But Adriana Beltrán, director for citizen security at the Washington Office on Latin America, points out that most of the Obama-era assistance did not begin to reach the region until last year. She emphasizes that the aid money is targeting problems that require a sustained response from the United States. “You’re not going to start seeing quick solutions,” she explains. “These are long-term challenges. And that’s why the president’s threat to cut off assistance is detrimental to the US’s own interests in the region.” 

The proposed cuts are one of many signs the Trump administration is not focused on promoting long-term stability and economic growth in the region. The Department of Homeland Security is now phasing out the use of temporary protected status, which has allowed about 200,000 Salvadorans and more than 50,000 Hondurans to work legally in the United States for the past two decades. Remittances, many of which are sent by TPS holders, totaled nearly a fifth of both countries’ economies in 2016. The State Department has been unusually passive as Guatemalan President Jimmy Morales tries to dismantle an anti-corruption commission that is helping to restore the rule of law. 

The Washington Post reported last week that Border Patrol agents apprehended nearly 110,000 family members in the 2018 fiscal year, breaking the previous record of 77,857 people set in 2016. The increase is driven by a roughly two-fold increase in migration from Guatemala, which has some of the deepest poverty in the Western Hemisphere. Maureen Meyer, director for migrant rights at the Washington Office on Latin America, says Guatemalan migrants are now escaping drought, the aftermath of a volcano eruption earlier this year, and years of blight in coffee crops. The country has one of the world’s highest rates of childhood stunting, according to the UN’s World Food Programme.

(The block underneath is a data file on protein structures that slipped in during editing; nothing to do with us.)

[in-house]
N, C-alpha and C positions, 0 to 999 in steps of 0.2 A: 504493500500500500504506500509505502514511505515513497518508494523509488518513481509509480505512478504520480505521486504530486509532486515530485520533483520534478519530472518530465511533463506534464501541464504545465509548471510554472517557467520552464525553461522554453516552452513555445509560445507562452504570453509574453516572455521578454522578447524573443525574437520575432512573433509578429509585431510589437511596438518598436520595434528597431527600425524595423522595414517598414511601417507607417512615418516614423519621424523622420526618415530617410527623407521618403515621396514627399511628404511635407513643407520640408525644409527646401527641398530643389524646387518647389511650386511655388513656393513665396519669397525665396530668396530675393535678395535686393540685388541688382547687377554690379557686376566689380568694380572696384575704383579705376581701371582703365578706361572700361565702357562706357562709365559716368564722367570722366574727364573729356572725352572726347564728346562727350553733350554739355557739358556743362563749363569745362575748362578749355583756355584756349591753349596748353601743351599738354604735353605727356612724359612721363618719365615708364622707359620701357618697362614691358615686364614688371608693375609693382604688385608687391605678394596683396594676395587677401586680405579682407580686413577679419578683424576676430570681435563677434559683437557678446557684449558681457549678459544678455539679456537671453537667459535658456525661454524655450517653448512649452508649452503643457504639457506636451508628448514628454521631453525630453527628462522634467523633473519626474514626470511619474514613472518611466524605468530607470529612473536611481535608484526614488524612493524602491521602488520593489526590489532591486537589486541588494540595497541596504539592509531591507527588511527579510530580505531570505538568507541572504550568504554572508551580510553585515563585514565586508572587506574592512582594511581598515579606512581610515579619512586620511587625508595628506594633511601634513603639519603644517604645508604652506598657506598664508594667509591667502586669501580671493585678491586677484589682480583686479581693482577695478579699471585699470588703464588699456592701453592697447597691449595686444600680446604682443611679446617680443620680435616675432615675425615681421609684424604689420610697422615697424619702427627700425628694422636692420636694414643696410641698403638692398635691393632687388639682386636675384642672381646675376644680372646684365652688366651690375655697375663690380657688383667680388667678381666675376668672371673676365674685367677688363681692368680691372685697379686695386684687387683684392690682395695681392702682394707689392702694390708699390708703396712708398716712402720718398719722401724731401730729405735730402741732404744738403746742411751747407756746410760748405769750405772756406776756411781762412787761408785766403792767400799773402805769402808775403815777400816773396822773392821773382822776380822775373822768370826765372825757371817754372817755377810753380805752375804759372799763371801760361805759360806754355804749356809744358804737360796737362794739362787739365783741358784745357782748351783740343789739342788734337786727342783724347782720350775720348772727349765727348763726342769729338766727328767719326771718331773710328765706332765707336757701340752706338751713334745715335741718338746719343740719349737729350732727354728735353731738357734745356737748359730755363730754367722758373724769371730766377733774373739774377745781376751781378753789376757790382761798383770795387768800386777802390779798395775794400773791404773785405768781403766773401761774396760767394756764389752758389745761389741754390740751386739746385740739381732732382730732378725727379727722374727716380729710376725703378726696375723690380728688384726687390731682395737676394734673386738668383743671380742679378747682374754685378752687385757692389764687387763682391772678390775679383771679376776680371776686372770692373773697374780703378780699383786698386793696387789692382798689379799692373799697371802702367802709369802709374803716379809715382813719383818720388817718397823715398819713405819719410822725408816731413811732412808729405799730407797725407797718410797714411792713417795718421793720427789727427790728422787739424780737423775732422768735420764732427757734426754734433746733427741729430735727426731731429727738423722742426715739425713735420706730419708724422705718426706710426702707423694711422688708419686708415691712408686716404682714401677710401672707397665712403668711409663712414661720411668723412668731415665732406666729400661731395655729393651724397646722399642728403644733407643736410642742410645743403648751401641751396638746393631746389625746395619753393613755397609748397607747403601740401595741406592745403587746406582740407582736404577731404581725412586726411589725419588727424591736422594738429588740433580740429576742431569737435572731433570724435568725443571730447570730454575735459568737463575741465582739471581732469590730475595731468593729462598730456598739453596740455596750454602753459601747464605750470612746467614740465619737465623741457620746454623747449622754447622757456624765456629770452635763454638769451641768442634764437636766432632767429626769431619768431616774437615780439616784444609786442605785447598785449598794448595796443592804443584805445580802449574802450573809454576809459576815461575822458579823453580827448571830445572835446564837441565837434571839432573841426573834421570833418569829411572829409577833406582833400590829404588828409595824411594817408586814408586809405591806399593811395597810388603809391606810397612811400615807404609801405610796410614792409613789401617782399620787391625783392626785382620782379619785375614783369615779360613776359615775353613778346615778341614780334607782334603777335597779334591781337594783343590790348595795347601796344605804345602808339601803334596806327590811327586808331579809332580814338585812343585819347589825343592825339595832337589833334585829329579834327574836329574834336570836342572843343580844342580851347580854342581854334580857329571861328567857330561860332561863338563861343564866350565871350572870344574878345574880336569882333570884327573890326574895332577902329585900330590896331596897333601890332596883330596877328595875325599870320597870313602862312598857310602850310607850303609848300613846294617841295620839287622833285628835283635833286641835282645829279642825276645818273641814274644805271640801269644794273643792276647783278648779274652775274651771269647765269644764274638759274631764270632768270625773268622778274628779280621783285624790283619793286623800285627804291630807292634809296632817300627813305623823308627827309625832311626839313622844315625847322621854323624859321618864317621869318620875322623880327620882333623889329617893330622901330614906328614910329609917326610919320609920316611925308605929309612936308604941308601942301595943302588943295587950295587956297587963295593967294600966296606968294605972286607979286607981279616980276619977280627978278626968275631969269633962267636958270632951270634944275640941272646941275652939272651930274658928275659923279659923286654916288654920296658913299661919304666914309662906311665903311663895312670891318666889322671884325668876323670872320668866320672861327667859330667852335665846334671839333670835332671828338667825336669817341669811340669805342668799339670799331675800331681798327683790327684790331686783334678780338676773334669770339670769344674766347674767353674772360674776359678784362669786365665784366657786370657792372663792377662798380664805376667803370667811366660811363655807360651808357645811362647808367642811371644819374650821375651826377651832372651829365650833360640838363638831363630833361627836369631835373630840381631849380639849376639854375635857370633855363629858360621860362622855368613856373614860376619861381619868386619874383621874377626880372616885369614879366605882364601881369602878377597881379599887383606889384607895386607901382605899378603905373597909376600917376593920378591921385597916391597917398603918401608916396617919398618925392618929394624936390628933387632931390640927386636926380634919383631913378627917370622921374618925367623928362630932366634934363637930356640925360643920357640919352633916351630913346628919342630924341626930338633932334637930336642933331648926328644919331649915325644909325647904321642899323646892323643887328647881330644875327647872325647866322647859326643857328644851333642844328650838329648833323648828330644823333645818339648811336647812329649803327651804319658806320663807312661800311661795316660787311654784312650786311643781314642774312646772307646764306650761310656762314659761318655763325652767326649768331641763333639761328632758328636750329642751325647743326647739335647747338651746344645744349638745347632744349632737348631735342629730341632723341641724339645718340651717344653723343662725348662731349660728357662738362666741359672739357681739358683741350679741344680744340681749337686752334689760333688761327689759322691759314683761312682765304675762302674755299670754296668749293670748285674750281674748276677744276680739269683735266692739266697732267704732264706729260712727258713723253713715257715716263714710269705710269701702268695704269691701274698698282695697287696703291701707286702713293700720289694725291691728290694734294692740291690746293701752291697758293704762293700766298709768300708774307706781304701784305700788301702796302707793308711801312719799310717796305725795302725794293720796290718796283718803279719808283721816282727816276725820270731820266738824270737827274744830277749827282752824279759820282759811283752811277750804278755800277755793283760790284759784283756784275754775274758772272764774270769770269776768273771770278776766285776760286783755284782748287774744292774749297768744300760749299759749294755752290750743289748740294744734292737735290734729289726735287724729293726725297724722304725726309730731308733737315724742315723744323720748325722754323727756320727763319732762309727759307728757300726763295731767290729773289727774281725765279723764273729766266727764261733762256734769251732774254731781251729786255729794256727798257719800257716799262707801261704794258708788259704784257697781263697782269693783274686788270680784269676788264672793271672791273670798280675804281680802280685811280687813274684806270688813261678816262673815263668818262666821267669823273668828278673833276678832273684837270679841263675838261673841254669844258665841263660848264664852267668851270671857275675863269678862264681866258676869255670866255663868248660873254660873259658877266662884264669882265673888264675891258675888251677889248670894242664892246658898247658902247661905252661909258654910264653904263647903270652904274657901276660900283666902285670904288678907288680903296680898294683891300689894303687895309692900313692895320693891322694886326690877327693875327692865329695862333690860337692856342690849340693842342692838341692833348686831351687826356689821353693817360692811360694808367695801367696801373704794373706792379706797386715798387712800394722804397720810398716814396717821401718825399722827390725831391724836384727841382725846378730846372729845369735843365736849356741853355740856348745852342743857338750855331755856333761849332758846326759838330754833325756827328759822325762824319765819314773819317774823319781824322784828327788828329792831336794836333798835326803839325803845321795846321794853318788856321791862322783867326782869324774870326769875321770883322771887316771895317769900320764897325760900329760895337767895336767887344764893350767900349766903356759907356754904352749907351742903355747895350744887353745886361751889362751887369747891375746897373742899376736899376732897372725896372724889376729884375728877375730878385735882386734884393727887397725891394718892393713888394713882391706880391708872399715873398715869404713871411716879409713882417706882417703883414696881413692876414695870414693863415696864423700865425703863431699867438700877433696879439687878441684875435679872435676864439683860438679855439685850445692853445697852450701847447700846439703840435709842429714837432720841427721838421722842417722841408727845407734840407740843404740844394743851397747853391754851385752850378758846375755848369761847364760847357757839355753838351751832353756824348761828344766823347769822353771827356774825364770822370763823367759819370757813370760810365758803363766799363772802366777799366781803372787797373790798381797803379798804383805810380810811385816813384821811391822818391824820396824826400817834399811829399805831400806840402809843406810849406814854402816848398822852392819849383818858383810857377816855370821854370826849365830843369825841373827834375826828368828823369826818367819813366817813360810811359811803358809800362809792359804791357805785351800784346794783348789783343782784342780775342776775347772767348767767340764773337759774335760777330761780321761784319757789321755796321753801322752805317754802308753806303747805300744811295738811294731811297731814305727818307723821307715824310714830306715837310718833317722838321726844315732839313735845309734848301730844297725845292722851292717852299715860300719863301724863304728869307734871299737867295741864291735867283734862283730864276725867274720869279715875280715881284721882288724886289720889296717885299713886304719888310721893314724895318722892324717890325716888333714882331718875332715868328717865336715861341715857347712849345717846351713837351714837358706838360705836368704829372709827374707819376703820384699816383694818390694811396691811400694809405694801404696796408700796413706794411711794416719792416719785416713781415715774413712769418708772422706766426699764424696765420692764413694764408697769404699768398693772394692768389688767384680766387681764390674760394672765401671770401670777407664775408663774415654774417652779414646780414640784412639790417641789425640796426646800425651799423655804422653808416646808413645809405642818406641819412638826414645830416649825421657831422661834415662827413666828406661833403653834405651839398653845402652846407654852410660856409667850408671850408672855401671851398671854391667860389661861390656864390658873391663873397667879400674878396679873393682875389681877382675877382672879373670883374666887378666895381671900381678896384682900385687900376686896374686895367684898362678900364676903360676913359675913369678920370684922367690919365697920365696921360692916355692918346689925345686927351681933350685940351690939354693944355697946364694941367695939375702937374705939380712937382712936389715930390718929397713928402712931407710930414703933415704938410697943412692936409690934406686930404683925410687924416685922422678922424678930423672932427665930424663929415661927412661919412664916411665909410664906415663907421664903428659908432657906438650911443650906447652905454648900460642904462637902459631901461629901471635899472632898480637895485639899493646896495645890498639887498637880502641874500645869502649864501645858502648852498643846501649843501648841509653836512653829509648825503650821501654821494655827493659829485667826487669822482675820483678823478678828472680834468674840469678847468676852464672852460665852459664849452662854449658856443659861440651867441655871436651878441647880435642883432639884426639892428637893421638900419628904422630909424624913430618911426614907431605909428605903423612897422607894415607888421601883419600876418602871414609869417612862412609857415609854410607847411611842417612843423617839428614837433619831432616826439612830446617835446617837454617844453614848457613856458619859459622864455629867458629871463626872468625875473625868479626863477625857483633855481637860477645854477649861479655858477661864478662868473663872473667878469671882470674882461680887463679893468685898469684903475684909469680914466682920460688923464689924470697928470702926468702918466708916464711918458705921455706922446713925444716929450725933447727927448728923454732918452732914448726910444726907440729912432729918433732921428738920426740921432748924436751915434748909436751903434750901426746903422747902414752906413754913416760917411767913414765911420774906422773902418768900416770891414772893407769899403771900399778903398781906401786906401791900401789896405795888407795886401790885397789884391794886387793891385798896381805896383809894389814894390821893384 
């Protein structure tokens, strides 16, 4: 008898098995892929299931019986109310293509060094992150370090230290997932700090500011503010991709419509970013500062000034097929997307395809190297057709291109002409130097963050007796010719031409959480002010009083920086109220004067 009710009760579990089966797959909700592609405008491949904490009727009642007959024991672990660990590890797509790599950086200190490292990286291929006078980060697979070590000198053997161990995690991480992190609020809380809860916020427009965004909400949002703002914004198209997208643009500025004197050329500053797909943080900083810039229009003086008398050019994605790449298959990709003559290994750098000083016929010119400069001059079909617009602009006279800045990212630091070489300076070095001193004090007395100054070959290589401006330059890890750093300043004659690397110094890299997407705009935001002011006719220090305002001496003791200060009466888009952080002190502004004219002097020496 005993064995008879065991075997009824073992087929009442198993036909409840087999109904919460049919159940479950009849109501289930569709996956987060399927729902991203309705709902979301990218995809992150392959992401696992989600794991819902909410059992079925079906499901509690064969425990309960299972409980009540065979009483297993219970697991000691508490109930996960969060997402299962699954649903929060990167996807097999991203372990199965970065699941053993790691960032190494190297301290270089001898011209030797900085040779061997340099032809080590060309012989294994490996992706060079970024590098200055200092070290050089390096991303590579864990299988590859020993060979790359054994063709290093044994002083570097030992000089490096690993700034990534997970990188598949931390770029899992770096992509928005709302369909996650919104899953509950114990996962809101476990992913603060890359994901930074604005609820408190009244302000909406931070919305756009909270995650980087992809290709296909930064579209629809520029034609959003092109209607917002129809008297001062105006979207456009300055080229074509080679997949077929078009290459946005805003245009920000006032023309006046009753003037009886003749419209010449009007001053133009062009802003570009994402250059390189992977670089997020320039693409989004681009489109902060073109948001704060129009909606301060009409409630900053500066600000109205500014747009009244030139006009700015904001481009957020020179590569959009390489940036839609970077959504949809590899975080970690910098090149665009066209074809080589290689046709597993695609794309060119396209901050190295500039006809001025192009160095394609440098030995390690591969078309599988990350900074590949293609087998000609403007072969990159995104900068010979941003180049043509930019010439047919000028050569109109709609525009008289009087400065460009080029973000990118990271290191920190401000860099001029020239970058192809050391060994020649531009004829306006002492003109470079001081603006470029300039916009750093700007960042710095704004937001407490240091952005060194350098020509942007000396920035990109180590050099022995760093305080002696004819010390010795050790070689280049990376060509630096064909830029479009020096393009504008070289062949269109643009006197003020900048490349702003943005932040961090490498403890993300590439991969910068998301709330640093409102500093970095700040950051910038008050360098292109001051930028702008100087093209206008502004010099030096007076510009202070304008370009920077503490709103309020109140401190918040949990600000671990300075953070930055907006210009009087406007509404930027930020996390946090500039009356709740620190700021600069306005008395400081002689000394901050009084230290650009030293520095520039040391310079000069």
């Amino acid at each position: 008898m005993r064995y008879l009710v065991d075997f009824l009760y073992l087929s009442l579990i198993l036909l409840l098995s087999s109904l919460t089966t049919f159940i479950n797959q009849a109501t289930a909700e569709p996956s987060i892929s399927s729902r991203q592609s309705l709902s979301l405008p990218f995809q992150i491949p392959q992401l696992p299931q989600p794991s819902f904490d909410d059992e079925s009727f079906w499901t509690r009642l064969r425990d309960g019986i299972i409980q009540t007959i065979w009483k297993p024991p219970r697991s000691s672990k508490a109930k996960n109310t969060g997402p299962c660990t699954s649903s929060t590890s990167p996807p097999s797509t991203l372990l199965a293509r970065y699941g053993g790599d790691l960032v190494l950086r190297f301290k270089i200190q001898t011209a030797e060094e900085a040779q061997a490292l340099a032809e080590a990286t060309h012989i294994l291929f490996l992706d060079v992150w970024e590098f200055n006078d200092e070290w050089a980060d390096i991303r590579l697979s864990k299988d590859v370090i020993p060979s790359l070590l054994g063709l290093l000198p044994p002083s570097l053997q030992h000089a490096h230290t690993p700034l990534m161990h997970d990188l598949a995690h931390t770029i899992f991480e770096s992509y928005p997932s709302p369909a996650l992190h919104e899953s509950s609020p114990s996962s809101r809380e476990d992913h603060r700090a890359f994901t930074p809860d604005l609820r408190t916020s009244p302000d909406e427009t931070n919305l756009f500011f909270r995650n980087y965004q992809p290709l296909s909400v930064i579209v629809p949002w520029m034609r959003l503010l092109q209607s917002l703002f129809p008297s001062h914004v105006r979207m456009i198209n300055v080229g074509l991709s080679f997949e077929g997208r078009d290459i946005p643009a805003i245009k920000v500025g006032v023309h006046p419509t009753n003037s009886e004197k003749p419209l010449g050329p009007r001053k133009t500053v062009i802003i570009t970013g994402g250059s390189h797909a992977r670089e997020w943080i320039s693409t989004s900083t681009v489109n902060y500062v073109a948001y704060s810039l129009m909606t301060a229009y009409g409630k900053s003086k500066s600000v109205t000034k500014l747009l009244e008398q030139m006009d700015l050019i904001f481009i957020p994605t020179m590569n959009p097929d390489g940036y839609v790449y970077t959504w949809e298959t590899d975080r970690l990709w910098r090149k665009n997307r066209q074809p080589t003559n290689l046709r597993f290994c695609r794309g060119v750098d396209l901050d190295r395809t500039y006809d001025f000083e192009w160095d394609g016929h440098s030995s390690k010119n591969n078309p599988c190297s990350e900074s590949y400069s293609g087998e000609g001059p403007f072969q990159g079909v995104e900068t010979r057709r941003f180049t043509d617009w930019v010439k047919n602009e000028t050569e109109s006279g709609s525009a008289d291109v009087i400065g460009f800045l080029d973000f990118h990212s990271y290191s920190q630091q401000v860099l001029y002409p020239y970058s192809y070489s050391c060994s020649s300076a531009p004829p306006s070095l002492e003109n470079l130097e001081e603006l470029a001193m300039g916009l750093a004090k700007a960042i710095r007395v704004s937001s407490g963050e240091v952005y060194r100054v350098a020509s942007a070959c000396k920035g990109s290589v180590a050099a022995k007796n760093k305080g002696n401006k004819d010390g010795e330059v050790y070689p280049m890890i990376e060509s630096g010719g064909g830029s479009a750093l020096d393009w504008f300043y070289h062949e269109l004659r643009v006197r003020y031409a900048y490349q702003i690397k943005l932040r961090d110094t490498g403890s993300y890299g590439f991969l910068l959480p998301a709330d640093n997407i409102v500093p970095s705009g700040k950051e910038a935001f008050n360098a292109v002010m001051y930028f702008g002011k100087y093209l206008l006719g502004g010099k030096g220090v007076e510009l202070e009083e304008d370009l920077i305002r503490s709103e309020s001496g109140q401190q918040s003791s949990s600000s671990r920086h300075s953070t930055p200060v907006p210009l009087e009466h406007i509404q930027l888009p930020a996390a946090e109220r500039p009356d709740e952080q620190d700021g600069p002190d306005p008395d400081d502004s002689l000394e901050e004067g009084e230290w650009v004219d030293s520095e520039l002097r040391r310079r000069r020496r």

Migration from El Salvador, meanwhile, has fallen by about half this year. Meyer, Gass, and other Latin America experts aren’t sure why. Joanna Williams, director of education and advocacy for the Kino Border Initiative in Arizona, has heard from partners in El Salvador that more Salvadorans are heading south to Costa Rica and Panama. The decrease in family migration from El Salvador and the fact the caravan did not pass through the country did not stop Trump from calling for cutting its foreign aid.

There is no one factor that explains the recent increase in migration from Central America. Meyer emphasizes there are no simple solutions, either: “This administration is certainly not looking at this beyond just stopping people and making every effort to try to do that without really thinking about why they’re coming.”